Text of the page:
Colorectal cancer (CRC) is the fourth most common cancer and the second leading cause of cancer deaths in the United States. Lower endoscopic examinations including flexible sigmoidoscopy and colonoscopy have been demonstrated to reduce the risks of incident CRC and CRC-specific mortality through detection and removal of precancerous lesions and early detection of CRC. However, lower endoscopy utilization is still less than 60% among persons aged 50 years or older. Previous research identified significant geographic variations in CRC screening, incidence, and survival. Small-area socioeconomic deprivation has been associated with CRC-related outcomes, but was unable to explain the observed geographic disparity in CRC-related outcomes, suggesting that other community-level characteristics contribute to geographic disparities in CRC-related outcomes. Access to healthcare is an important prerequisite to obtaining quality care and thus a determinant of health outcomes. Low spatial accessibility to mammography service has been associated with an increased risk of late-stage breast cancer. Little is known whether spatial accessibility to lower endoscopy services contributes to the geographic variation in CRC-related outcomes. Therefore, we will explore the hypothesis that geographic disparities in CRC screening, incidence and survival are attributable to spatial accessibility to lower endoscopy services.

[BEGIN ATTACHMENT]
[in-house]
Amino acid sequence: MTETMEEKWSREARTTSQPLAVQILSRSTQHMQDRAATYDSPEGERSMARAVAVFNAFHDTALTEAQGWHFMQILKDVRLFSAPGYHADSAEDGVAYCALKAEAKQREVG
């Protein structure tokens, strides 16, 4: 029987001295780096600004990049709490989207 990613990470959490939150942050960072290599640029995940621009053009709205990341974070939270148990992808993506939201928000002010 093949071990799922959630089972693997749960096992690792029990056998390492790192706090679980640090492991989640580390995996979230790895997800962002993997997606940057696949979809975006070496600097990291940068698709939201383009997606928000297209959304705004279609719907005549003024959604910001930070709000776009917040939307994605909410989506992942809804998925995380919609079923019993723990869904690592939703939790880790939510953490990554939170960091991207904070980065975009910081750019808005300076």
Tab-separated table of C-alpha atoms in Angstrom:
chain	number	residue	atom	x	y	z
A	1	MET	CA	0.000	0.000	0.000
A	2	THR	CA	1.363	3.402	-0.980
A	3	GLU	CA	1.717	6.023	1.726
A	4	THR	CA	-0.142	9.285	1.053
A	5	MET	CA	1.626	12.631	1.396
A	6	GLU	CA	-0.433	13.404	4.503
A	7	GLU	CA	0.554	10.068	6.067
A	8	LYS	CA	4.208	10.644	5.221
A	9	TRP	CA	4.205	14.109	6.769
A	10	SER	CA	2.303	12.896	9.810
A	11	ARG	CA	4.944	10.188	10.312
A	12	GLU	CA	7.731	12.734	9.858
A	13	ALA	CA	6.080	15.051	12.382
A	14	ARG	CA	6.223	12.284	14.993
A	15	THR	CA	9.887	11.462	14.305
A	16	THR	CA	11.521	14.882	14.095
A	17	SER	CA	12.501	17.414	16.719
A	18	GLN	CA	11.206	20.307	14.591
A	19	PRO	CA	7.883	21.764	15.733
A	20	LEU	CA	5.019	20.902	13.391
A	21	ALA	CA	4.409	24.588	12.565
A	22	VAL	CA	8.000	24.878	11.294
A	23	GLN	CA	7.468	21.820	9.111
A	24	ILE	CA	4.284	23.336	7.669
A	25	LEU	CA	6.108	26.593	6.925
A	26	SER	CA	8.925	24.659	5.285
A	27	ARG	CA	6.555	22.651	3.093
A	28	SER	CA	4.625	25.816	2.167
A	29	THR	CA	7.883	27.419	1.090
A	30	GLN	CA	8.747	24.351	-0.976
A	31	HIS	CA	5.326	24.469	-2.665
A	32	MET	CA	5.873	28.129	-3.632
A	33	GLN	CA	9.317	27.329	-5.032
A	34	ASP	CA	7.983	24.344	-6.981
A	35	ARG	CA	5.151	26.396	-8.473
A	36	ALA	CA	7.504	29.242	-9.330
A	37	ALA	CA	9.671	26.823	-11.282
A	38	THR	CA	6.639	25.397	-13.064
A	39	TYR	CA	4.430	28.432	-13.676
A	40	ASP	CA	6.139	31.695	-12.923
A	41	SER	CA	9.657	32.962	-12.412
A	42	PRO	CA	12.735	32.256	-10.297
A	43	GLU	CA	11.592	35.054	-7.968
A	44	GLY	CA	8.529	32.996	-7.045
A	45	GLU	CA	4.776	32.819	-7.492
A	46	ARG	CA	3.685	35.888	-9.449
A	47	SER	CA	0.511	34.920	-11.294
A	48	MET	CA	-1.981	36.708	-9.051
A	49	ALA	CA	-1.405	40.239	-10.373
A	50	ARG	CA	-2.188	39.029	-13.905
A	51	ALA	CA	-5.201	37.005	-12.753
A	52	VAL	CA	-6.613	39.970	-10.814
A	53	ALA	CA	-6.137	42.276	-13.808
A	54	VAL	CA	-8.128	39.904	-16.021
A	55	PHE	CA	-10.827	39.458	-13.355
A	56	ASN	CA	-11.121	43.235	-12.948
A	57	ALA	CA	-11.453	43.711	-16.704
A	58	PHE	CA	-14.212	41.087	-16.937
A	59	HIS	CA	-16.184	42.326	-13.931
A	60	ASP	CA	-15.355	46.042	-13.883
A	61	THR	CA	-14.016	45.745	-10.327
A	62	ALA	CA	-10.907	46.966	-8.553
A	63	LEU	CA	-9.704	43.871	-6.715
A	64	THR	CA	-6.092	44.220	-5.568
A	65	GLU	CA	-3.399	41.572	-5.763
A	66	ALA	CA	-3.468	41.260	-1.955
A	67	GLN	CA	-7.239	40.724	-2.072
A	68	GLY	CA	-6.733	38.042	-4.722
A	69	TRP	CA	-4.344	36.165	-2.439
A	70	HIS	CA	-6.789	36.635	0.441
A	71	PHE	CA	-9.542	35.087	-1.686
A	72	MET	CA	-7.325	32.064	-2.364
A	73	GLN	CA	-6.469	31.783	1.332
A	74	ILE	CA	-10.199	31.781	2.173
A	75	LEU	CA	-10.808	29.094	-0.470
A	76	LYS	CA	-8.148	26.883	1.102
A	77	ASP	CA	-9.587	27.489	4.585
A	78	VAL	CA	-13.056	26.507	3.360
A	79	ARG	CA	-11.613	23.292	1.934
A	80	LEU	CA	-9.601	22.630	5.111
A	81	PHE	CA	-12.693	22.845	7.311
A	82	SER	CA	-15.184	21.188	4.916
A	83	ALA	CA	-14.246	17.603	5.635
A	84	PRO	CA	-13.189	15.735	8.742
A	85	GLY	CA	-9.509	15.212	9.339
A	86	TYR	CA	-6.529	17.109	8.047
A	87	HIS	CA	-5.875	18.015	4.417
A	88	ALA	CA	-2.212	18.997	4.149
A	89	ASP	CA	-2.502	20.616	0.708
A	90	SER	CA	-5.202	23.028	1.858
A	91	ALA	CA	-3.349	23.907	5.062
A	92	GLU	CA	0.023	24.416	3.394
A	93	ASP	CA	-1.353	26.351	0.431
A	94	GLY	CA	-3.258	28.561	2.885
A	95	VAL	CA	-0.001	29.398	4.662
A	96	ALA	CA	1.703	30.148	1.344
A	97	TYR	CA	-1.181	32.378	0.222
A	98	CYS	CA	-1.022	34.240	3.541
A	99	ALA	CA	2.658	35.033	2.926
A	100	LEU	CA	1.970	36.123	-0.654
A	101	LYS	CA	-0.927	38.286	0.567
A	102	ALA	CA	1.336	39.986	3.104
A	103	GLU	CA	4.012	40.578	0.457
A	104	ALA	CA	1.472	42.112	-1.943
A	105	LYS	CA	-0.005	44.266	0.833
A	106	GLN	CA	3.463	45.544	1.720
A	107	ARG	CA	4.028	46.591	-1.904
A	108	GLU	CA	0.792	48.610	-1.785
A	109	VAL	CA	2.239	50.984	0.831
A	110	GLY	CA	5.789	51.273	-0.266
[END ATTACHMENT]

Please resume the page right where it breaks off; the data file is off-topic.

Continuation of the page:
Two specific aims will be addressed: (1) Compute and map small-area spatial accessibility to lower endoscopy services across the United States including 50 states and Washington DC, using a GIS, Medicare data, and spatial statistical modeling, and (2) Examine the effects of small-area spatial accessibility to lower endoscopy services on CRC-related outcomes, including the risks of incident CRC, advanced stage at diagnosis, and CRC-specific mortality. We will use three different spatial approaches to quantify and map small-area spatial accessibility to lower endoscopy services based on the locations of physicians who performed a sigmoidoscopy or colonoscopy using Medicare data. Then, we will link the small-area spatial accessibility measures with data from the high- quality NIH-AARP Diet and Health Study including 566,407 persons to prospectively assess the effects of spatial accessibility to lower endoscopy services on CRC incidence, advanced stage at diagnosis and CRC- specific mortality. This is the first study to examine the geographic disparity in spatial accessibility to lower endoscopy services and prospectively evaluate its effect on CRC outcomes. The results of the proposed study will provide evidence for the development and implementation of evidence-based multilevel interventions to increase lower endoscopy use and thus improve CRC-related outcomes. In addition, the proposed study will develop a spatial accessibility map which will help local and state policy makers improve the allocation of lower endoscopy services.
Colorectal cancer (CRC) is the second leading cause of cancer deaths while lower endoscopy examinations are effective approaches for CRC prevention and control. To improve the accessibility equity in lower endoscopy services, it is essential to accurately measure the spatial accessibility to lower endoscopy services and to determine the extent to which it impacts on CRC incidence and mortality.
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